Dave Dave, a respected Las Vegas artist who was badly scarred as a boy when his father tried to burn him to death in Southern California, died at Sunrise Hospital on July 15. He was 42. When he was 6, Dave's father tried to kill him by setting him on fire. He was given a sleeping pill and his bed at a Buena Park, California, motel was doused with kerosene. “I remembered being in a lot of pain,” Dave told the Review-Journal in 2016. “When stuff happens to you at that young of an age, you tend to block it out, but I remember the pain was excruciating.” Dave, who was born David Rothenberg, became close friends with Michael Jackson, who met him after the attack, which burned more than 90 percent of his body. “I wanted to meet him, and he wanted to meet me, and that just turned into a lifelong relationship that never ended,” Dave said. “It was amazing being friends with Michael Jackson. He was an amazing person.” Dave attended ArtCenter College of Design in Pasadena, California, and collaborated with various artists around Las Vegas, eventually selling his art to private collectors. Despite his challenges, he continued to live, thrive and create. Dave Dave
Homicide detectives investigate woman's death
Las Vegas police were called to Tahiti Village Resort early Wednesday after calls that someone had been shot. Police found a woman’s body between a parking garage and boiler room on the resort's property. A guest first reported hearing gunfire. There are no witnesses, but police will examine surveillance videos and look for clues. The woman was not identified, but a purse was found near the body. She did not appear to be a guest at the resort.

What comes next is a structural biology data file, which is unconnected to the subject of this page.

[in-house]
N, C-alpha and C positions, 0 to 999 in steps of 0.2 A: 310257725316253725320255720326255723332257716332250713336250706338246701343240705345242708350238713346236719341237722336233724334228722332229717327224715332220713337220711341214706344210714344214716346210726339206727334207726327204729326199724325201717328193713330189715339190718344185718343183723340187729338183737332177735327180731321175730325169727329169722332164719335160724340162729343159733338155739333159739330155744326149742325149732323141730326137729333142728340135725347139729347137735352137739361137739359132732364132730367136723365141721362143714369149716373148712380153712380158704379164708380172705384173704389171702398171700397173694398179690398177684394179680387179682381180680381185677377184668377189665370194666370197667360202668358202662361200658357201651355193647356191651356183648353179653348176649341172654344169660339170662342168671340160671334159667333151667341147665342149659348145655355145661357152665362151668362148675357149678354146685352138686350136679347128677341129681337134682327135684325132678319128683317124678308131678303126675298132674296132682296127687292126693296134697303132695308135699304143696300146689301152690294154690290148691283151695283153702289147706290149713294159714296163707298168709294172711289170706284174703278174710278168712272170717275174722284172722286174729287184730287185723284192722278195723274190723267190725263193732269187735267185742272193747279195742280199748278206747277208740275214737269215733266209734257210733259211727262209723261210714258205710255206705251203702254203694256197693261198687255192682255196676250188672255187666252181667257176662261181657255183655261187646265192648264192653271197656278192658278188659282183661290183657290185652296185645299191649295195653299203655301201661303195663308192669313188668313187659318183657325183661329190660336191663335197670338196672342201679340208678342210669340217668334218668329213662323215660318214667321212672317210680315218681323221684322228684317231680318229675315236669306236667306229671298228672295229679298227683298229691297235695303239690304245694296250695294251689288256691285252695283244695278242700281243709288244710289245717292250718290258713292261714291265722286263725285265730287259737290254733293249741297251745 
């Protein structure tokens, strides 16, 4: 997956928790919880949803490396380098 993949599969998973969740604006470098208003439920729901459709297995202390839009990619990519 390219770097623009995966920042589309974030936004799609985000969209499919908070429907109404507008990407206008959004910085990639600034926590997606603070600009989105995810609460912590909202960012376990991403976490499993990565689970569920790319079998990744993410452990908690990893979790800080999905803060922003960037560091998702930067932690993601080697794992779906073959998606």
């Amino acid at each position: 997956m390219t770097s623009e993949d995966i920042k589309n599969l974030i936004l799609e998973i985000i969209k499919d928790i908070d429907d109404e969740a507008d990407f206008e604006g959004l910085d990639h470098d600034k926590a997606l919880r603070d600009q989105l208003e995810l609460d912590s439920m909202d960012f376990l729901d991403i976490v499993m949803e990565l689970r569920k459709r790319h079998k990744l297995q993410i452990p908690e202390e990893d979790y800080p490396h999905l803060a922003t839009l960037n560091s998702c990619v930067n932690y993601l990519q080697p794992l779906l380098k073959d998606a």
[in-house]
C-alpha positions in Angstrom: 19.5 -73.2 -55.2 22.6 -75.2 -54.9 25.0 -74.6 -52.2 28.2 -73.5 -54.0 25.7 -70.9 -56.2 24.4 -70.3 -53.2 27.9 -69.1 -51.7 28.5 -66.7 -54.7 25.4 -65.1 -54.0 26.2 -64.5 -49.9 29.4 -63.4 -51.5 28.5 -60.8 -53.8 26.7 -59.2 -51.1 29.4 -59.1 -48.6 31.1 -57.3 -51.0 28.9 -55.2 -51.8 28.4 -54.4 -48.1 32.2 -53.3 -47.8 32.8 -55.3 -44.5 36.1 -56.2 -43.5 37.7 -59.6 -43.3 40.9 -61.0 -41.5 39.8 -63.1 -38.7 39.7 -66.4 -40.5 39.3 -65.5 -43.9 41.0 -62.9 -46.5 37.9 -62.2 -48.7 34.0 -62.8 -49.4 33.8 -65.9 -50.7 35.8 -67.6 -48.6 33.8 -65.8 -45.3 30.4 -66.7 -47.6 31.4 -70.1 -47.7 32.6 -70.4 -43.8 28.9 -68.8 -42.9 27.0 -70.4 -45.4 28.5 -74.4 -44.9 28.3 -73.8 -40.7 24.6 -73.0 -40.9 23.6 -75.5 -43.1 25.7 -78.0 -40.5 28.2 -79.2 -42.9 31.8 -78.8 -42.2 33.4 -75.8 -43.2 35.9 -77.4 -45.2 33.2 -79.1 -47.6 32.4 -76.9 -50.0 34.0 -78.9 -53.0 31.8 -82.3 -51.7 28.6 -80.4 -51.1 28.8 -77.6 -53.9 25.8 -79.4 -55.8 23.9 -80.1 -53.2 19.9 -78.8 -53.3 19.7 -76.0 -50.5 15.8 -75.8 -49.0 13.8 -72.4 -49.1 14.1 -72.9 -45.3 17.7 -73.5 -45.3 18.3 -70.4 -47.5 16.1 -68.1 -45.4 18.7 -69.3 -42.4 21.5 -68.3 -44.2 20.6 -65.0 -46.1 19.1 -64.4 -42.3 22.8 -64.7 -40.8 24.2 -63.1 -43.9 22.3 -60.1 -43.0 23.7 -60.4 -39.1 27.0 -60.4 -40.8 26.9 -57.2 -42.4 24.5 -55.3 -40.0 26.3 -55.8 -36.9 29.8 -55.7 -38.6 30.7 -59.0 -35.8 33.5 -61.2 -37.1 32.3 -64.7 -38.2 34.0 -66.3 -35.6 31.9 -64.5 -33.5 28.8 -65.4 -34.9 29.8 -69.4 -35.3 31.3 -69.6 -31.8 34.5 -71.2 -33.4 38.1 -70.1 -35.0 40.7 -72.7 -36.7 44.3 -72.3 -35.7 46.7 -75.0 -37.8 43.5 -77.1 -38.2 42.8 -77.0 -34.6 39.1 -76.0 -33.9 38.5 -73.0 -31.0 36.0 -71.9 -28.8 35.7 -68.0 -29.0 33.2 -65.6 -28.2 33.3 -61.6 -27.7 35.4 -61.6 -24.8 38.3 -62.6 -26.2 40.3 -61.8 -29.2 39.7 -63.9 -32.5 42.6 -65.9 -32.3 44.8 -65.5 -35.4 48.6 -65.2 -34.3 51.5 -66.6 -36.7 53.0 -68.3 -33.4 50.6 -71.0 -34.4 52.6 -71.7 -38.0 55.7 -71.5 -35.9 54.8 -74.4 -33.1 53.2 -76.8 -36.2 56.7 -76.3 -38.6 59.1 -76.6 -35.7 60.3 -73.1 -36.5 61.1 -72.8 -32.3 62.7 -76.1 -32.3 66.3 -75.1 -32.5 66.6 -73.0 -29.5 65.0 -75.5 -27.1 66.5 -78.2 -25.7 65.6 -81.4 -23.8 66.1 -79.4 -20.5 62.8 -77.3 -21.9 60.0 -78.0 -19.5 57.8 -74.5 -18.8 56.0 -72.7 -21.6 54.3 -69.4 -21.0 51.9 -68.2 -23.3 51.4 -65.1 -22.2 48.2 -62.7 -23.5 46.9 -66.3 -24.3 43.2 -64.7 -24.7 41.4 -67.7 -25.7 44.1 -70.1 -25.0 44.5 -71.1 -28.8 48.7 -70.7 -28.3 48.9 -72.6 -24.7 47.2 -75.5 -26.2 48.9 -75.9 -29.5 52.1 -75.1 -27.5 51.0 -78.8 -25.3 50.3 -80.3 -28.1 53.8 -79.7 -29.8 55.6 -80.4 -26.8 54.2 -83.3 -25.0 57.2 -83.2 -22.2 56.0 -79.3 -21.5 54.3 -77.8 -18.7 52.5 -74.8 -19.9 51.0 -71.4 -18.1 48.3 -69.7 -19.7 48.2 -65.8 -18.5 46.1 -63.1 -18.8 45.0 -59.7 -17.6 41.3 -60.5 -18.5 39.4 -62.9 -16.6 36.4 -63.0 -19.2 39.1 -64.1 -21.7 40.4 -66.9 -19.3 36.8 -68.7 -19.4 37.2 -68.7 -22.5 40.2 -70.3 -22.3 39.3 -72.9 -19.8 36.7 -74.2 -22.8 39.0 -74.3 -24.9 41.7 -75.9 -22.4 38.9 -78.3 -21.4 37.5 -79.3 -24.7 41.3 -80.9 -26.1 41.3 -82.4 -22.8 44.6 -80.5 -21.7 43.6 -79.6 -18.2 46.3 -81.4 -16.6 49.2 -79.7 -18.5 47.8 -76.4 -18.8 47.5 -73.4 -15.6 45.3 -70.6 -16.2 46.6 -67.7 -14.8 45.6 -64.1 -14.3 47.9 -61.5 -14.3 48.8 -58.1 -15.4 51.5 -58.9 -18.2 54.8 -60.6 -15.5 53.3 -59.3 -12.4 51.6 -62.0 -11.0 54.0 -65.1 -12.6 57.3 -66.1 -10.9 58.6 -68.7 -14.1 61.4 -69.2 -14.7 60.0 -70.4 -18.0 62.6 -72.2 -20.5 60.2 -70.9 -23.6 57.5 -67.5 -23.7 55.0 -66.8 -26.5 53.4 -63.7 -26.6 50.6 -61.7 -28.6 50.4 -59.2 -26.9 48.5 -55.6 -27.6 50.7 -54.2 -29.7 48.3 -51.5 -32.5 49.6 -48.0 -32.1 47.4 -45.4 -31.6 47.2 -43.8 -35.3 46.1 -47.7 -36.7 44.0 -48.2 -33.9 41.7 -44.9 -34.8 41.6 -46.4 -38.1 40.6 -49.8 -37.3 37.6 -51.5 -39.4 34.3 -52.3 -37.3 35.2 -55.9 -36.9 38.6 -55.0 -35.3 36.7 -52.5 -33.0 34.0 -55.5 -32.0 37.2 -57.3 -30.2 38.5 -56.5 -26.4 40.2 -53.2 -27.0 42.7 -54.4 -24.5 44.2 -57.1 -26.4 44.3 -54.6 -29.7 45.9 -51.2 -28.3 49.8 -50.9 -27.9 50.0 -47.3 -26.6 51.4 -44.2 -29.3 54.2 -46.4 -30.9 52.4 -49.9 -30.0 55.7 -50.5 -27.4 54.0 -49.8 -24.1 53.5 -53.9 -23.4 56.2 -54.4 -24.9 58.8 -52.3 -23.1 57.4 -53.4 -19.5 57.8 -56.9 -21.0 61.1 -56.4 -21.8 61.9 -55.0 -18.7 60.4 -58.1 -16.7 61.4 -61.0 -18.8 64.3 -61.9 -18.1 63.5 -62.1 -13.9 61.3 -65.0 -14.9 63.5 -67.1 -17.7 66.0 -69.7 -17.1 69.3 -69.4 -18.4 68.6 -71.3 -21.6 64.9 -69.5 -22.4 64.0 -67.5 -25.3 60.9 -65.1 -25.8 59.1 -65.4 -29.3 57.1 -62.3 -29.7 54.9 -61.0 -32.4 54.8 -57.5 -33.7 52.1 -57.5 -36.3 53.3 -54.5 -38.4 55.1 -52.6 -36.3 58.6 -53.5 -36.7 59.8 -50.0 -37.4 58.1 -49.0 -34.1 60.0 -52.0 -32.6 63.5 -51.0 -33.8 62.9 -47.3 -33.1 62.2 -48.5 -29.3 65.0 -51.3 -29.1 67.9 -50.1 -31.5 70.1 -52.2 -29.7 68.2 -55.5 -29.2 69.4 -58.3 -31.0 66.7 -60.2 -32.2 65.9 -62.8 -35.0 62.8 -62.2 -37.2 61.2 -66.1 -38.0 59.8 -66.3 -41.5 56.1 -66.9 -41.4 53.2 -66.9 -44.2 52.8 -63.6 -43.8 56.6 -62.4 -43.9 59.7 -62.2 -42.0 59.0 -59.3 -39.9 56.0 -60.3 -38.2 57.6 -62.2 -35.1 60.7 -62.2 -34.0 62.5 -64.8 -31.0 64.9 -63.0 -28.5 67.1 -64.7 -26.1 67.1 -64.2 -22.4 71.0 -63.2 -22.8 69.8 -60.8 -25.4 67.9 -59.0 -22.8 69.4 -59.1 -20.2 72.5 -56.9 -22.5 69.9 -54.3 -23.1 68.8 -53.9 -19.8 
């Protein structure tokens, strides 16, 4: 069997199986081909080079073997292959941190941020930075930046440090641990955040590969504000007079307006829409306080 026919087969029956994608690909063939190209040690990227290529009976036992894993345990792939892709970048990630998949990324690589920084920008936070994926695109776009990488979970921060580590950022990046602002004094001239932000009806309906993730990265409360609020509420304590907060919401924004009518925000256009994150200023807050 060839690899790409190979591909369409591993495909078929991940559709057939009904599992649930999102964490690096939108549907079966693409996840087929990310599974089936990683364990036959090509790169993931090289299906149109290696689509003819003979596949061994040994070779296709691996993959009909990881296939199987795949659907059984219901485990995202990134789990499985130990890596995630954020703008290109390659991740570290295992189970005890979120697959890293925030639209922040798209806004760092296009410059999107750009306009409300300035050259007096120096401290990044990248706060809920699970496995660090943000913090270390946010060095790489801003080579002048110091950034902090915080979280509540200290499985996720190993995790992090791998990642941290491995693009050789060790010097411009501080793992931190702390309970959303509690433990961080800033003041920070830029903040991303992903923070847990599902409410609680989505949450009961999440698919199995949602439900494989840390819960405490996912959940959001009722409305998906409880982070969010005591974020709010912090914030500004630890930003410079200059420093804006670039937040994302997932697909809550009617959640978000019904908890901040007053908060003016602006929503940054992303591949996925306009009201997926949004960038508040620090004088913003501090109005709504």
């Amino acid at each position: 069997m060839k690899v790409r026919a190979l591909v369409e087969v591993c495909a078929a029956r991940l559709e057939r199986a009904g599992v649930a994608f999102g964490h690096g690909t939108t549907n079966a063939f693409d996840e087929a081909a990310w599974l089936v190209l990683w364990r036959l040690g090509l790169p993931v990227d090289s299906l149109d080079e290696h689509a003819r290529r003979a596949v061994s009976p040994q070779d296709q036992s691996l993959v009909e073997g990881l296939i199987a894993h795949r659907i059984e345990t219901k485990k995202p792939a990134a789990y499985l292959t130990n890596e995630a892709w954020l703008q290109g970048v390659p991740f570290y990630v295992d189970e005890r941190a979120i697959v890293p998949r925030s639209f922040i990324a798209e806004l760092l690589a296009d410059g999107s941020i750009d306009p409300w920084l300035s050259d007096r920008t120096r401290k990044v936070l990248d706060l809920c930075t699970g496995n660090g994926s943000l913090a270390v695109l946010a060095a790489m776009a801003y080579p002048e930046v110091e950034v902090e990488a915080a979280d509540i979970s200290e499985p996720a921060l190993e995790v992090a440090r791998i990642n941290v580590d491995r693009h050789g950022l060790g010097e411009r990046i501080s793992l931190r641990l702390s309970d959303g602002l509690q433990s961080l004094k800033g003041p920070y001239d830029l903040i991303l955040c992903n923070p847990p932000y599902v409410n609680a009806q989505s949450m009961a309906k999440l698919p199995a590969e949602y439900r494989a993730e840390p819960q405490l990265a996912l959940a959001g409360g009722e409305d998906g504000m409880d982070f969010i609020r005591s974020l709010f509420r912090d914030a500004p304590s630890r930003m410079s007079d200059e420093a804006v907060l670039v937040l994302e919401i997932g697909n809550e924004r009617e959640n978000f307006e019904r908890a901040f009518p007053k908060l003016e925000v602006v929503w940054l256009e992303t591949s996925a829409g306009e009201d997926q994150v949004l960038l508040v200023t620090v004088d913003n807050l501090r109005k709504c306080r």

LVMPD Discusses Ross Dress for Less Shooting
LVMPD Assistant Sheriff Charles Hank discussed the 15th officer-involved shooting of the year at a press conference at Metro headquarters on Tuesday, Aug. 14. The active-shooter incident took place at the Ross Dress for Less store at the 4000 block Blue Diamond Road in the south Las Vegas Valley. (Madelyn Reese/ Las Vegas Review-Journal)
Metro Asst. Sheriff Brett Zimmerman on Aug. 8 officer-involved shooting
Metropolitan Police Department Assistant Sheriff Brett Zimmerman met with media Monday to discuss the details of the 14th officer-involved shooting of the year. (Madelyn Reese/ Las Vegas Review-Journal)
Clark County School Board president Deanna Wright on travel expenses
Clark County School Board President Deanna Wright says she followed proper expense protocol in trip to Florida last year.
Matt Kelly Elementary School hosted its third annual Back-to-School Red Carpet Program
Matt Kelly Elementary School hosted its third annual Back-to-School Red Carpet Program where community and business leaders joined to welcome students back with an inspirational welcome. Bizuayehu Tesfaye/Las Vegas Review-Journal @bizutesfaye
Shooting leaves 1 dead in southeast valley
A man was found fatally shot in the doorway of a squatter apartment after an argument ended in gunfire on Sunday night. Officers responded about 10:30 p.m. to the Silver Pines apartments and discovered the man in a breezeway in one of the buildings. The wounded man died at the scene, despite the efforts of another person, who tried to administer medical aid. Witnesses saw a man and a woman flee the scene, but were unable to give police a clear description.